Data acquisition systems are used to collect data and prepare it for analysis. Connectivity devices transfer this data to central cloud storage or analysis software. Wired networks, mobile networks such as 5G or Wi-Fi (WLAN IoT) are used for this purpose.

Maintenance can involve different teams and departments that require the same software tools in order to plan and document maintenance work efficiently. Multi-user licenses are used for this purpose, enabling companies to install and use a specific maintenance software on multiple workstations or devices.

OPC UA enables interoperable communication between sensors and devices from different manufacturers. Data analysis software such as AI and machine learning can be used to process and analyze the collected data. This in turn enables predictive maintenance.

RFID and NFC tags are also used to optimize maintenance work. These tags contain all the relevant data required by maintenance personnel and are read by RFID or NFC-enabled devices. In this way, the maintenance supervisor and staff can access the maintenance data and view the maintenance history and maintenance logs for each individual product, device or system.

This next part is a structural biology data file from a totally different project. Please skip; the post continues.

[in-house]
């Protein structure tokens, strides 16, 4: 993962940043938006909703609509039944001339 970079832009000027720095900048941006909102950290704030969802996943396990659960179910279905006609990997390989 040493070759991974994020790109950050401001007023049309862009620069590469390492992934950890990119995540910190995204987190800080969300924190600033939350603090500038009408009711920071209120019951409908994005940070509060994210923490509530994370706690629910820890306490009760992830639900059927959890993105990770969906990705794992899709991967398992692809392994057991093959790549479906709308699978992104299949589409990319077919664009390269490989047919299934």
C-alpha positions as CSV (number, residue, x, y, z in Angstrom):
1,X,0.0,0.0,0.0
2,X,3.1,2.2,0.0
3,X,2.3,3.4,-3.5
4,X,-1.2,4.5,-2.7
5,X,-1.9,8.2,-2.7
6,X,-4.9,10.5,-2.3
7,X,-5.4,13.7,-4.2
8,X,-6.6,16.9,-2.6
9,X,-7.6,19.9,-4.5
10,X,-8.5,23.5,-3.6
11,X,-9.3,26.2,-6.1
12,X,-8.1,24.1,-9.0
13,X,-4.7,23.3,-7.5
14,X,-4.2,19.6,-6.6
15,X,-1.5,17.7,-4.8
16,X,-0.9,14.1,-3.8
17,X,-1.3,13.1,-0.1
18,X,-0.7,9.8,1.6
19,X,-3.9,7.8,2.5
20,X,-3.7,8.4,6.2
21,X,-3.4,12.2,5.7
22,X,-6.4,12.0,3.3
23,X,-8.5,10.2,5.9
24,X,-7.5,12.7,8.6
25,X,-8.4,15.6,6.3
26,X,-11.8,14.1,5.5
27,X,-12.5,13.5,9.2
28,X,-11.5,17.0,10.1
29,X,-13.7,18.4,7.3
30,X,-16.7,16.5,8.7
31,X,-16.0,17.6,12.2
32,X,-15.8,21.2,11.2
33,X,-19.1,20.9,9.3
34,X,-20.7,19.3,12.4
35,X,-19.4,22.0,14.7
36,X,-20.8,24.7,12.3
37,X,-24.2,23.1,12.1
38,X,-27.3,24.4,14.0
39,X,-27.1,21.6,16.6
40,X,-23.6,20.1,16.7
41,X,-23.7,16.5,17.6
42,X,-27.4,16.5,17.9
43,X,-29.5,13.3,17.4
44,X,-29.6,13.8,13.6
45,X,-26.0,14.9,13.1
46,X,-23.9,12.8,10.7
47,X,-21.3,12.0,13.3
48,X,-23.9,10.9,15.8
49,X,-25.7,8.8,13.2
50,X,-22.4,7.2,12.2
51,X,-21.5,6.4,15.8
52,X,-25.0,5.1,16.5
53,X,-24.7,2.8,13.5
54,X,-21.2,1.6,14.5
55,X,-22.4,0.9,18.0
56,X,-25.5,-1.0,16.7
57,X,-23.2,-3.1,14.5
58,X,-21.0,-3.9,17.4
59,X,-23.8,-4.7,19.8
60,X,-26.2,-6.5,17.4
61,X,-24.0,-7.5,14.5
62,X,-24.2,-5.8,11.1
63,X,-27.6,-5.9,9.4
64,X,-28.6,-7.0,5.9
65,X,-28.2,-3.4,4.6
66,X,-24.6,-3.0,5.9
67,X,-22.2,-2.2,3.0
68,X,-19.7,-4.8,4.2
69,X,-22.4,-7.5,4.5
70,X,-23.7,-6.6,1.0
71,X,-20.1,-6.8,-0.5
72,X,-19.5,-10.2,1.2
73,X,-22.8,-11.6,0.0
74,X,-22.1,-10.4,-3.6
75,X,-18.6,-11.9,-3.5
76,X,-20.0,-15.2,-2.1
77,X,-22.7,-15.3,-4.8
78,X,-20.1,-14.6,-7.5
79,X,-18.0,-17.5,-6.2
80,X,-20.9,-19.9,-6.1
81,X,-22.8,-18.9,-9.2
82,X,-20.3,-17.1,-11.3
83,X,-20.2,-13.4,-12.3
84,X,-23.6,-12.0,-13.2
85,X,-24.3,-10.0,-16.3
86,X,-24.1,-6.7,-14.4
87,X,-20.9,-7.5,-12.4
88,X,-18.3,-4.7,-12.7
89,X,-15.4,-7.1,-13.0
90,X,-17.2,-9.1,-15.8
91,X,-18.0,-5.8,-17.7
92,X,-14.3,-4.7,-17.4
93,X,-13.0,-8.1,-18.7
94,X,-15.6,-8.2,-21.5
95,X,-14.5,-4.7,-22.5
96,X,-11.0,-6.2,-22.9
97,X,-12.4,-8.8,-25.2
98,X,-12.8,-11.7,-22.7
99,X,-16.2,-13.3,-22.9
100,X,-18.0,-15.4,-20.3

Facts & Figures

Maintenance is a multi-billion dollar industry. According to the online platform “Finances Online”, the global market for CMMS software is expected to be worth over one trillion USD by 2026. In the manufacturing industry, 76 percent of companies worldwide relied on preventive maintenance in 2020. 60 percent of companies carried out reactive maintenance. It is estimated that over four billion USD will be invested in augmented and virtual reality for industrial maintenance in 2024.

However, the introduction of IoT technologies for maintenance is not yet widespread worldwide. Only around nine percent of manufacturing companies use industrial IoT technologies and cloud computing tools. 32 percent of maintenance executives surveyed believe that IoT can help them understand the condition of machines. 27 percent of them believe that IoT can help predict and prevent machine downtime.

2. In Practice